The 5th DCA decently dismissed an appeal by a borrower after the borrower admitted that borrower stated their intent to surrender the property in the bankruptcy case; and thus waved any further right to defend foreclosure. Opinion here.
The borrower filed for bankruptcy while his appeal of the foreclosure action was still pending in state court. The 5th DCA keyed on the point that the bankruptcy court entered an order confirming the debt and the borrower’s surrender of the property. Citing a recent bankruptcy court ruling from the Middle District of Florida Bankrutcy Court with a similar holding (In re Metzler, 530 B.R. 894, 900 (Bankr. M.D. Fla. 2015), the appeal was dismissed.
The 5th DCA held that in bankruptcy “the term ‘surrender’ means that a debtor must relinquish secured property and make it available to the secured creditor by refraining from taking any overt act that impedes a secured creditor’s ability to foreclose its interest in secured property.”
The 5th DCA found that the borrower’s “actions and the orders of the bankruptcy court have fully resolved this matter.”
This ruling is in stark contrast to a recent Southern District of Florida Bankruptcy Miami Division ruling by Judge Isicoff which found that “c]ompulsory surrender of real property collateral by a debtor to a lienholder in chapter 7 is not supported by, and indeed ignores, the express provisions of the Bankruptcy Code.”. Opinion here.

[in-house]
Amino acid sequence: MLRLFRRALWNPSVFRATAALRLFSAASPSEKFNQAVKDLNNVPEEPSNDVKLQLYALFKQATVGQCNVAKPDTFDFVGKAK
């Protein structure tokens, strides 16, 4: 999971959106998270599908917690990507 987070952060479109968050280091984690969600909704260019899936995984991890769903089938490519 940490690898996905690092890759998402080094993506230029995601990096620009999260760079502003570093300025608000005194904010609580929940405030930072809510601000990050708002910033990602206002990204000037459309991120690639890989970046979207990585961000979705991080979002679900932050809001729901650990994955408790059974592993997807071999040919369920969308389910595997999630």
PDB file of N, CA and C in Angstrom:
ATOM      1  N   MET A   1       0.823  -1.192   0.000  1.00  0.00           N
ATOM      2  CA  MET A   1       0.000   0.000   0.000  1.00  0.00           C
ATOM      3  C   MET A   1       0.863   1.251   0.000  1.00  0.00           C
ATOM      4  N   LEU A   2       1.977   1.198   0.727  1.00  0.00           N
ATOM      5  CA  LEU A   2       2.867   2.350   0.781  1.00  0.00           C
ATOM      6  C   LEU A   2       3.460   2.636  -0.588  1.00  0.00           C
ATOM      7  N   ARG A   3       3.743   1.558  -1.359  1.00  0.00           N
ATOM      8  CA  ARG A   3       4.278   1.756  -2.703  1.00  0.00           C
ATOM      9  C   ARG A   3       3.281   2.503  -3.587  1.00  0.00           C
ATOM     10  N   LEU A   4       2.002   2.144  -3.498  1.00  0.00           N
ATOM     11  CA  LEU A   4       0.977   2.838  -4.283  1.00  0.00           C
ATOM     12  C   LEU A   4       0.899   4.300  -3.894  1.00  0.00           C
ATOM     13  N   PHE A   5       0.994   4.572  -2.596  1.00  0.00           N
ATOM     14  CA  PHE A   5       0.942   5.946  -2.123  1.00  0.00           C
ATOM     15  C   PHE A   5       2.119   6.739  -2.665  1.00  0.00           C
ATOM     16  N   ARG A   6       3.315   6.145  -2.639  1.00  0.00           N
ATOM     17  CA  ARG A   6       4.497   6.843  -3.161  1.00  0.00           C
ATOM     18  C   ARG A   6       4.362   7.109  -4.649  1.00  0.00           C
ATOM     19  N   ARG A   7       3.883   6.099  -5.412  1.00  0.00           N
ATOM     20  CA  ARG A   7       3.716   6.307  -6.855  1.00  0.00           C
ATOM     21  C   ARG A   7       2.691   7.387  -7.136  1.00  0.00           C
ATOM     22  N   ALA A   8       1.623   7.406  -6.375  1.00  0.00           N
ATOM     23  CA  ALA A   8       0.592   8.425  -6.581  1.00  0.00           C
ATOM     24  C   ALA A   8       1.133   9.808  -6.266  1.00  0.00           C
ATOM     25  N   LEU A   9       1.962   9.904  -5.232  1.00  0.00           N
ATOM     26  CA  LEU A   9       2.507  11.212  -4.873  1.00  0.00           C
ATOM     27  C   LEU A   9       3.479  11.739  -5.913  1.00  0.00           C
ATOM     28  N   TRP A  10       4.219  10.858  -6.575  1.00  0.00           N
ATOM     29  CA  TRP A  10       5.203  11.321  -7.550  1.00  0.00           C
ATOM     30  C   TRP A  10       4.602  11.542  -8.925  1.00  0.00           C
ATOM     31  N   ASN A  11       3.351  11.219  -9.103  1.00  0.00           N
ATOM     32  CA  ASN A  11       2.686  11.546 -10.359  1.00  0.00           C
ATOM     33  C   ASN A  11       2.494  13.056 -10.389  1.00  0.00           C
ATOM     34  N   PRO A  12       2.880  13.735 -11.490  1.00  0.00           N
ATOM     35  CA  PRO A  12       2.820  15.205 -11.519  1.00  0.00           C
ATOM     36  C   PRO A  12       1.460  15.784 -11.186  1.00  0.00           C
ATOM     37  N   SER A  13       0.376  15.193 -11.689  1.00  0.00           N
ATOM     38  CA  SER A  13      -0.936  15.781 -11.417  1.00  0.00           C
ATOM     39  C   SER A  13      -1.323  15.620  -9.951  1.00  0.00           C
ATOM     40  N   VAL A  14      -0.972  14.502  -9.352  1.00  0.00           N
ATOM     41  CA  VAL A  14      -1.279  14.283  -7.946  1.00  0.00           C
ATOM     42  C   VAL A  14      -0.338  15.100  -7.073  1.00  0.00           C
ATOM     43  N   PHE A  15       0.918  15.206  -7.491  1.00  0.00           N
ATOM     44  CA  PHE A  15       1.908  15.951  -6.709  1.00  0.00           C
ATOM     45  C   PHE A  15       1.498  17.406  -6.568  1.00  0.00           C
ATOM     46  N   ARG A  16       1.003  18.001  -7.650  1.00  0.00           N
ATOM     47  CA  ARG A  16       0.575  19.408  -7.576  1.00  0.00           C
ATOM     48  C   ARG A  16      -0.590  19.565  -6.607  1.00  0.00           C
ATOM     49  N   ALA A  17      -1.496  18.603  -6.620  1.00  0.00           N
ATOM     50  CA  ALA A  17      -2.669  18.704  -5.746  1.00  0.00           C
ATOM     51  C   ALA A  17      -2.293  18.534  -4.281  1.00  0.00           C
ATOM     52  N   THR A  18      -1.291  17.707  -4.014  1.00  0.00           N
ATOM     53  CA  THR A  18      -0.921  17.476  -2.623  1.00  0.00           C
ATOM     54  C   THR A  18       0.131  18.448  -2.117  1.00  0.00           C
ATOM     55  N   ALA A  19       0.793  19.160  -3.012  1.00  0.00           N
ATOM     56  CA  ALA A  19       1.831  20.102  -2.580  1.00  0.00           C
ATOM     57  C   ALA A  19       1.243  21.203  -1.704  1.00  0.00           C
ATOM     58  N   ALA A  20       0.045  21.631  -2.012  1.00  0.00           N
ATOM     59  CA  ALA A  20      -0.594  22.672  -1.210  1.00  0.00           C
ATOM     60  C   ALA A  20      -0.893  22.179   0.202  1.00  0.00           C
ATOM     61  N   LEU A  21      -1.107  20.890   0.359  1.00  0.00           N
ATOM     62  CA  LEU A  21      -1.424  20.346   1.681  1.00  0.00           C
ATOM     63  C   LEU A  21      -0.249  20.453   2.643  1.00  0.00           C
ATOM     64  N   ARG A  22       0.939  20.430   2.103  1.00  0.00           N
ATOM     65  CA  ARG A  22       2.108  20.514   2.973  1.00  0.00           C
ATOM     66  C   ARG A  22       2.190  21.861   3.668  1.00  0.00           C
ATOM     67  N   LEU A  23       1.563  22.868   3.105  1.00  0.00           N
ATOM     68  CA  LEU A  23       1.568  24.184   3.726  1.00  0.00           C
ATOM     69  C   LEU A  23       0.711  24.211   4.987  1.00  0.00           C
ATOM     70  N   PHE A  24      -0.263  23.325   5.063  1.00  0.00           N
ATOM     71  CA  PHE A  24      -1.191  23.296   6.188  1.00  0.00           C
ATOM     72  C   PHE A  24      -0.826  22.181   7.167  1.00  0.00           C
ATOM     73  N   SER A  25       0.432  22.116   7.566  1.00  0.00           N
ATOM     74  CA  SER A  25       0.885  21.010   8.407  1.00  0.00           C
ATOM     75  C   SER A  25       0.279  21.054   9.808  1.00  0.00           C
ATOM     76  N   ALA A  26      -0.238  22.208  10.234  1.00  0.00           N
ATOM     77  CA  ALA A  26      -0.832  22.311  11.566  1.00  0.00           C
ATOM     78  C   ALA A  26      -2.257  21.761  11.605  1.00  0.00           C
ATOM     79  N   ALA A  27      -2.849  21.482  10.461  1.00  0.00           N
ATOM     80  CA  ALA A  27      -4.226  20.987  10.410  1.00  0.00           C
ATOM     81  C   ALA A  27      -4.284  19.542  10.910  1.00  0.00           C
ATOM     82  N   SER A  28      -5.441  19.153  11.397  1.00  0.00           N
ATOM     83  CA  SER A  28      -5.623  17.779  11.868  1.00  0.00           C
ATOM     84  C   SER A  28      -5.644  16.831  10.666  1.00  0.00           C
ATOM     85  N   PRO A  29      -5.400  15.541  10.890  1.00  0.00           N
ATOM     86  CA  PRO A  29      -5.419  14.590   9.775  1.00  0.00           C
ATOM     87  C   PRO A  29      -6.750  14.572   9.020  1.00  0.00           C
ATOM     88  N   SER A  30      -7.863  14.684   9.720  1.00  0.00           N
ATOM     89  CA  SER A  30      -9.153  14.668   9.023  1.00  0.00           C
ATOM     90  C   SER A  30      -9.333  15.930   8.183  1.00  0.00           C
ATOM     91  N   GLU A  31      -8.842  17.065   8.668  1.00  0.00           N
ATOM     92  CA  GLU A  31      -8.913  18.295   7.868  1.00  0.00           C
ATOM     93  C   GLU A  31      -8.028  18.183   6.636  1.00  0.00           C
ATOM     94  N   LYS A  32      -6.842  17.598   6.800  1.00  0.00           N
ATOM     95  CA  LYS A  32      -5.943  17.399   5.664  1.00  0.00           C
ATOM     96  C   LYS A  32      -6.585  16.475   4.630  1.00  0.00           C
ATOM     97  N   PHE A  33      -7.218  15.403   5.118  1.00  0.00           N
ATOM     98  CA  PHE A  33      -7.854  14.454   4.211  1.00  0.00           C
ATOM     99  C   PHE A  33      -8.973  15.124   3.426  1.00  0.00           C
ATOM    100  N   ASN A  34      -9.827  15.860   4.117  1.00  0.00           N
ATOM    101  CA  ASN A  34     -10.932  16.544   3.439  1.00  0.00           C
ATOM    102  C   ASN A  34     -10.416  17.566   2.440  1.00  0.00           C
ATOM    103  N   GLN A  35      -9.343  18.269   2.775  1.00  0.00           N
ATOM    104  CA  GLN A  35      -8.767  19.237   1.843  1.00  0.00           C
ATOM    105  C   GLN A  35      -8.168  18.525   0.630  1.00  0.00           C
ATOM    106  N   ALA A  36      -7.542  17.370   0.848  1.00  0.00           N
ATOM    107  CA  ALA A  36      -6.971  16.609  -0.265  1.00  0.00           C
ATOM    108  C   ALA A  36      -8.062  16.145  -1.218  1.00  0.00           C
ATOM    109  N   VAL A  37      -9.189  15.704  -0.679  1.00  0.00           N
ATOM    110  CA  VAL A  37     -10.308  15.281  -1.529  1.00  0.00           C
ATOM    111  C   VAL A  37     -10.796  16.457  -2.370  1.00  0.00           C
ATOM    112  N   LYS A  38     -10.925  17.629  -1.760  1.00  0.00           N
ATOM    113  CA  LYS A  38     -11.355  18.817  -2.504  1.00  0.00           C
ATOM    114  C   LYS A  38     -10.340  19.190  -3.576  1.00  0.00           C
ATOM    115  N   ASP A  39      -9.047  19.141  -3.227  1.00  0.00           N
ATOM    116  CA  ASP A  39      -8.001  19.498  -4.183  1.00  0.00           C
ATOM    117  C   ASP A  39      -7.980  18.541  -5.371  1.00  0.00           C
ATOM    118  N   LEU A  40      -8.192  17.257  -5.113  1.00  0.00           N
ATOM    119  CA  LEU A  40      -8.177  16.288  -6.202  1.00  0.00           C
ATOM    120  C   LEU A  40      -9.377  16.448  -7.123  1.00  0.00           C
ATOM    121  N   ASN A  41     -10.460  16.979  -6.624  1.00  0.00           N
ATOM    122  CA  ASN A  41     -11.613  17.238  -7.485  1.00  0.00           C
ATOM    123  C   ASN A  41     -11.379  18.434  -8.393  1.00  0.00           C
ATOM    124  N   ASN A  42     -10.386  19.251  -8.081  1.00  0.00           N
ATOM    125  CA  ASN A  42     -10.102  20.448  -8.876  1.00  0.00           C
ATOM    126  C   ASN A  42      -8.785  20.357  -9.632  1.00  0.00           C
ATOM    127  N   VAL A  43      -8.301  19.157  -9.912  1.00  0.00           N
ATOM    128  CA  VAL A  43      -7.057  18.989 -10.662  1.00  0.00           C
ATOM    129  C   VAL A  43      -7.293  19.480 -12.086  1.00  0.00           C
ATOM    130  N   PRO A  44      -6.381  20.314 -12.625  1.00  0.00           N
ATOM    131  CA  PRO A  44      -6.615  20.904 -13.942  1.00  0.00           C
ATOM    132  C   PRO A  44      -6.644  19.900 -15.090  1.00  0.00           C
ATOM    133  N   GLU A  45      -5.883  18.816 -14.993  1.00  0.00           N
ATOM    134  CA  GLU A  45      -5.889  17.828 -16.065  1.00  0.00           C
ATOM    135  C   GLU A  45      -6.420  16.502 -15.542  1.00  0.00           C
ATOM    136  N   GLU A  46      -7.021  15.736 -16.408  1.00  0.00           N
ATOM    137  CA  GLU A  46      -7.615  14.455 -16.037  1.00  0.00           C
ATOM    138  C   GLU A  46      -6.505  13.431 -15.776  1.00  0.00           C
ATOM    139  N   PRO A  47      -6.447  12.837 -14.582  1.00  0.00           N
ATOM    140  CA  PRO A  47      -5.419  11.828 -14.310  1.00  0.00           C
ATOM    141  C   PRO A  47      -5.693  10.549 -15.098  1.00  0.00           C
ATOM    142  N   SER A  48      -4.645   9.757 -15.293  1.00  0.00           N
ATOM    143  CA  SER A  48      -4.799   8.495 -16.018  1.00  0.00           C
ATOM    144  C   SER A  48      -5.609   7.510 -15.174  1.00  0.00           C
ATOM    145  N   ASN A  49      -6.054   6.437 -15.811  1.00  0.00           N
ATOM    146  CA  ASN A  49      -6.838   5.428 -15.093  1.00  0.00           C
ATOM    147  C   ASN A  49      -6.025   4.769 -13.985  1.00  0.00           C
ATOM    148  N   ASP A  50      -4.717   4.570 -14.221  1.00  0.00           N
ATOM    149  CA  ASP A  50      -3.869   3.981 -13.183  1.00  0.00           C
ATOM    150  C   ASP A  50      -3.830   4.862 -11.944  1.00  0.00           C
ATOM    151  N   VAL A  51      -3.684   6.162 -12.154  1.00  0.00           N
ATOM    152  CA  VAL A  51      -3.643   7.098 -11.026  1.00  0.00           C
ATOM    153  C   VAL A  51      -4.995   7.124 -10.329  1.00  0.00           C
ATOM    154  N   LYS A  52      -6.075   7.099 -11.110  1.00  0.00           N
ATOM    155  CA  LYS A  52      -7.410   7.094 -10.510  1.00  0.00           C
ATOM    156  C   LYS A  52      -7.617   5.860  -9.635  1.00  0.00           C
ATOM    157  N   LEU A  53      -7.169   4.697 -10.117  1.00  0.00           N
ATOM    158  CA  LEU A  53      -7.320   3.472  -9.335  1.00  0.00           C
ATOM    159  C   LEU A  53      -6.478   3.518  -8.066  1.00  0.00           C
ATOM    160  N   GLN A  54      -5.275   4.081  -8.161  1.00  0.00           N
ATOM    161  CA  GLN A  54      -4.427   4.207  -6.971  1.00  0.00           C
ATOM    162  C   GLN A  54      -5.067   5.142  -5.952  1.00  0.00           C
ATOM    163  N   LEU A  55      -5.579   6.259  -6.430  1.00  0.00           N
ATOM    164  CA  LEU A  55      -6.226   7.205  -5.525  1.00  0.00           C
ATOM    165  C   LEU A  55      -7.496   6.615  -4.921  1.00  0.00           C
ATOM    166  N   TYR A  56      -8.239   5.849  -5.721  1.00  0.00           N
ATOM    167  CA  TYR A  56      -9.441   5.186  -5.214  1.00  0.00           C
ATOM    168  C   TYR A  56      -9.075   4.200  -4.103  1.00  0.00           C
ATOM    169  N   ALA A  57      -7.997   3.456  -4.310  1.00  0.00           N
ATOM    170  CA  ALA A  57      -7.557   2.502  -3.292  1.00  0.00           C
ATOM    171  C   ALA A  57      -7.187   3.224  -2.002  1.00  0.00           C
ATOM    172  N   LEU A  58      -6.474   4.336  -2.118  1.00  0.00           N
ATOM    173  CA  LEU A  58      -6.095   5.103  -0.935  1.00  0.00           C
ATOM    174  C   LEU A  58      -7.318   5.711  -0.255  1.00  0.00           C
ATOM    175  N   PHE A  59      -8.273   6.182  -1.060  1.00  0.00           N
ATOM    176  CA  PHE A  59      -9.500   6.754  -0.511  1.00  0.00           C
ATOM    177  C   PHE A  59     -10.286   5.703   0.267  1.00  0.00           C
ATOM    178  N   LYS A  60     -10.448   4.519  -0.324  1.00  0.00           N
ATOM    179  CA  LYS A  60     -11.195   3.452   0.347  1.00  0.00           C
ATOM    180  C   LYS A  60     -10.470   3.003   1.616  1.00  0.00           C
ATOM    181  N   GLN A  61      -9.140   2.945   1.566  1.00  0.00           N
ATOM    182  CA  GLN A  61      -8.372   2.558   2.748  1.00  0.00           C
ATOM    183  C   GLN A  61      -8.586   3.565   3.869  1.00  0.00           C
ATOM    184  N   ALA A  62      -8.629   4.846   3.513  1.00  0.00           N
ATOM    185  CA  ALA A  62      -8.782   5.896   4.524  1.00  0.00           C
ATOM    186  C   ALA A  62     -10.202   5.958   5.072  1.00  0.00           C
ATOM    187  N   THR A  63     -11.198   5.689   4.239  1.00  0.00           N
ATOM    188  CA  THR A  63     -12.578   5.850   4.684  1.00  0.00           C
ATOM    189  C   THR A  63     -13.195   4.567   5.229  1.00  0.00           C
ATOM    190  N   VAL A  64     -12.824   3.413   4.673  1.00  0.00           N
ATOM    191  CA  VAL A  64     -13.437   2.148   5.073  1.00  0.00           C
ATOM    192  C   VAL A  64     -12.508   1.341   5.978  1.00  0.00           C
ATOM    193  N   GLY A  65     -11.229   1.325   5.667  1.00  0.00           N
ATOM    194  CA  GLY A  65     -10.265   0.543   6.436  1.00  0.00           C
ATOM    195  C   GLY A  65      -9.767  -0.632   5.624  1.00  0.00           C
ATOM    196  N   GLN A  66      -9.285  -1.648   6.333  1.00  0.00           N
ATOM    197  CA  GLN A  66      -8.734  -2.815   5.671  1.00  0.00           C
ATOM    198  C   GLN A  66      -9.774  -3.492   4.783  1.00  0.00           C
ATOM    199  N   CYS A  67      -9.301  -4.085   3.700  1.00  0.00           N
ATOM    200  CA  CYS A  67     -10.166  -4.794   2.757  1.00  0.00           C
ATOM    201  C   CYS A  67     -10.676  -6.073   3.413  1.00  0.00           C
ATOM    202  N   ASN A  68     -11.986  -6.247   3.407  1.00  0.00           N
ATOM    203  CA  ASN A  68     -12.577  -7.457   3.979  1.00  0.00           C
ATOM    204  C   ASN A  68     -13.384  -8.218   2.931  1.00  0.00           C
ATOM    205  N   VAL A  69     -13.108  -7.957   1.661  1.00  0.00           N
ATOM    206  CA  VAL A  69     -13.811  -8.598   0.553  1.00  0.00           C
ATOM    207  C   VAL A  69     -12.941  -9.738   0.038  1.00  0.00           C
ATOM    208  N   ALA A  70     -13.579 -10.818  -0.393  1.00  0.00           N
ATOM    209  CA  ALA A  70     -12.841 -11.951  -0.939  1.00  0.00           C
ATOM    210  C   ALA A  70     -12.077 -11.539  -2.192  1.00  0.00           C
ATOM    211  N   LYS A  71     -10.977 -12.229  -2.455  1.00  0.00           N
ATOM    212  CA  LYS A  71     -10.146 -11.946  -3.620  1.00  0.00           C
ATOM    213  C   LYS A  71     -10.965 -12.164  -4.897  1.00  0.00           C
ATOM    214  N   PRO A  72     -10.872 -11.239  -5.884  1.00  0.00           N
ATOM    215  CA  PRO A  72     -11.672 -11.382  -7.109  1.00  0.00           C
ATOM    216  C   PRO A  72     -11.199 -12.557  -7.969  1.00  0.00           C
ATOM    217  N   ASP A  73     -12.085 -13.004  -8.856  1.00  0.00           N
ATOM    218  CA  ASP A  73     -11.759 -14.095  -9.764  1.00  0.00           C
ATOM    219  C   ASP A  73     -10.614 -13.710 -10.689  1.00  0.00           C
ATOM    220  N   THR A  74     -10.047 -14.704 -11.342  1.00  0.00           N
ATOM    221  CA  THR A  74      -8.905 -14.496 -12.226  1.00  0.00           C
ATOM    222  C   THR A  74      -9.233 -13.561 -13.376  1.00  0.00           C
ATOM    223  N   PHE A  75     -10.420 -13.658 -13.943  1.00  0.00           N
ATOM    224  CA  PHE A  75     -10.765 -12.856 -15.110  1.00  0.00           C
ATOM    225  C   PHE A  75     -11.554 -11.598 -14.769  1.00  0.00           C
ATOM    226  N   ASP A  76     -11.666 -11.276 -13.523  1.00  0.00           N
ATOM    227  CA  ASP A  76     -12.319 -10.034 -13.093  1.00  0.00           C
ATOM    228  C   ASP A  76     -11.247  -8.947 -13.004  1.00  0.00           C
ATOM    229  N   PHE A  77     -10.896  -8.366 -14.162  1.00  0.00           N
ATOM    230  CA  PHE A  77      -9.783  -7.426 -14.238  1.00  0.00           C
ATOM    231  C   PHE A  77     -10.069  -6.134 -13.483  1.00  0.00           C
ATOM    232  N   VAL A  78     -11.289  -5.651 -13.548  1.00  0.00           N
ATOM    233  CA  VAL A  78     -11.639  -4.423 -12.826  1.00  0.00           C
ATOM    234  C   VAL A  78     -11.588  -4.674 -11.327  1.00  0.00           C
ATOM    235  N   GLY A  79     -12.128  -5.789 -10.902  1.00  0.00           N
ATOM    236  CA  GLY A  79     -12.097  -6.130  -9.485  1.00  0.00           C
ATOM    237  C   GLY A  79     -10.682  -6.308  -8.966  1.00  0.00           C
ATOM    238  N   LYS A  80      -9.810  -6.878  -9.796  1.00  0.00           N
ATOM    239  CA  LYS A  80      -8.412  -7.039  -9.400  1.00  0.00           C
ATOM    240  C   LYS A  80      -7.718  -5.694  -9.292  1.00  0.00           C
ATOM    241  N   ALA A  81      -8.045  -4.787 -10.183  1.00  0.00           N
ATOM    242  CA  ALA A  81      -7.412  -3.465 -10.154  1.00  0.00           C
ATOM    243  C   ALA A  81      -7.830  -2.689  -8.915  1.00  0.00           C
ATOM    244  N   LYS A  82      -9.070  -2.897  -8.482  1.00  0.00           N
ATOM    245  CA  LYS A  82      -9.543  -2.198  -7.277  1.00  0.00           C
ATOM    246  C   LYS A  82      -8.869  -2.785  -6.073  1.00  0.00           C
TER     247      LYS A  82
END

Judge Isicoff, refusing to follow the other rulings finding that a surrender meant that borrower forfeited the right to defend the underlying foreclosure action, held that because “[t]hat result is what the Bankruptcy Code provides, and any modification to that result is up to Congress, not the courts”, a chapter 7 debtor who “indicates surrender of real property in his statement of intention is not obligated to surrender that property to the lienholder, whether or not the property is administered by the chapter 7 trustee. Compulsory surrender of real property collateral by a debtor to a lienholder in chapter 7 is not supported by, and indeed ignores the express provisions of the Bankruptcy Code.”
Foreclosure cases with bankruptcy components are very fact and area specific. Please contact us to discuss the facts of your case today.